This is a 6 1/2" x 10" 3/4 HP saw. Its vintage 1998 so I can't find any exact replacement cylinders for it. I can buy a new cylinder for a 7" x12" 1HP saw that may require some mods but I think it would work. But, its $160 with shipping so I'm hoping there is a way to repair the current one inexpensively.
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Old 01-24-2013, 05:09 AM
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I think it has an internal check valve - when its working it has no resistance to lifting the saw but has resistance to lowering it. I'll bet the valve is sticking open allowing flow both ways. Taking the cyl apart for an r&r is the best bet.
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Old 01-24-2013, 06:54 AM
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I think you need to do a fill at both ends. Set it vertically and compress the ram then fill the end closest to the ram shaft. Then pull the ram out and reverse the process with the other end (fill the end opposite the ram).

It sounds like you have it half full now. Let me know how this works. Terry
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Old 01-24-2013, 08:21 AM
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Quote:
Originally Posted by ttubb View Post
I think you need to do a fill at both ends. Set it vertically and compress the ram then fill the end closest to the ram shaft. Then pull the ram out and reverse the process with the other end (fill the end opposite the ram).

It sounds like you have it half full now. Let me know how this works. Terry
I believe Terry is correct. The oil just moves from piston end to the rod end and vise versa. The piston end has more capacity however, so you can overfill because of the different displacements. Keep adding small amounts of oil and use it until you get it corrected. If you can take it apart to check the "o" ring on the piston that would be a good idea as that could also be contributing to the problem. O ring could just be hard and dried out.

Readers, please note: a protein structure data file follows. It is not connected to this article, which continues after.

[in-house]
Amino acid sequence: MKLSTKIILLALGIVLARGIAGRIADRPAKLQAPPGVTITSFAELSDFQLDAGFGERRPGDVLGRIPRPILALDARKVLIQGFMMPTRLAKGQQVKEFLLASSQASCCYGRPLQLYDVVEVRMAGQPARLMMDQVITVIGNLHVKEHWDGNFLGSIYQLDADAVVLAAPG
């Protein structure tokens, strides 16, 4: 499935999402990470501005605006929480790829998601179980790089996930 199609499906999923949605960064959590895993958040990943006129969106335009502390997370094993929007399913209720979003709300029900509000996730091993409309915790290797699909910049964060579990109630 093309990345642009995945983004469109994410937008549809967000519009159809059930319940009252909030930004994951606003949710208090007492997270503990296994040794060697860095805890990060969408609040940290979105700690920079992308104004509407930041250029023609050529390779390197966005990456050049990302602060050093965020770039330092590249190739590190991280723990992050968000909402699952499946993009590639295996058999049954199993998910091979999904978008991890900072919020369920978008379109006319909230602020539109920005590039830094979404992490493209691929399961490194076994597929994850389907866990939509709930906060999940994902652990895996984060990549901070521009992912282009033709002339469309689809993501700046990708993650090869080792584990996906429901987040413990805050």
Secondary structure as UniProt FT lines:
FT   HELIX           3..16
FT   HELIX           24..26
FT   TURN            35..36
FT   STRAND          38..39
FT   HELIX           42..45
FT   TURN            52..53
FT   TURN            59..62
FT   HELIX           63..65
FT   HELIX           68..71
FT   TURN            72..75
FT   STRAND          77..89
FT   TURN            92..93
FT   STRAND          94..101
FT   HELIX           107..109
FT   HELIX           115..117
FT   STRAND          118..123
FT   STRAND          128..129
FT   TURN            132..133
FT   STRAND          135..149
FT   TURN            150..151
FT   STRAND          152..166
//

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Old 01-24-2013, 08:48 AM
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I've got a box of metric o rings of various sizes. If it does not have the size you need, Rocket Seals will likely have it in stock.
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Old 01-24-2013, 11:31 AM
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I took it off again and chucked it up in the vise. I removed all the control piping and rigged up a come-a-long to the workbench. I used that to pull the shaft about 5" out of the cylinder. That cable was as tight as a banjo string, there must be a big spring inside the cylinder to help offset the weight of the saw arm, sort of like a counter weight.

I then filled the cylinder with hydraulic fluid using the hole furthest away from the shaft. I then slowly released the comealong and let the shaft retract back into the cylinder. I stood the cylinder vertically in the vise and then filled it with more oil using the top hole. This should have gotten it as full of oil as possible on both sides of the internal cylinder piston.

I put it back together and tightened all of the plumbing to ensure no air or oil leaks. I put it back on the saw and it works like before i.e. the saw arm goes from vertical to about a 45 degree angle before the cylinder catches it. With the valve closed it holds it without let it leak down. When you open the on/off valve and just barely open the speed valve, it slowly lowers the saw.

So, its back to working like before. I cycled it 20-30 times over a 20 minute period and it kept working. I'll let it sit for half a day like yesterday then check to see if it has stopped working again or if its really fixed this time.
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Old 01-24-2013, 01:57 PM
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Quote:
Originally Posted by Air Randy View Post
I stood the cylinder vertically in the vise and then filled it with more oil using the top hole. This should have gotten it as full of oil as possible on both sides of the internal cylinder piston..
When you did the above, was the shaft fully compressed?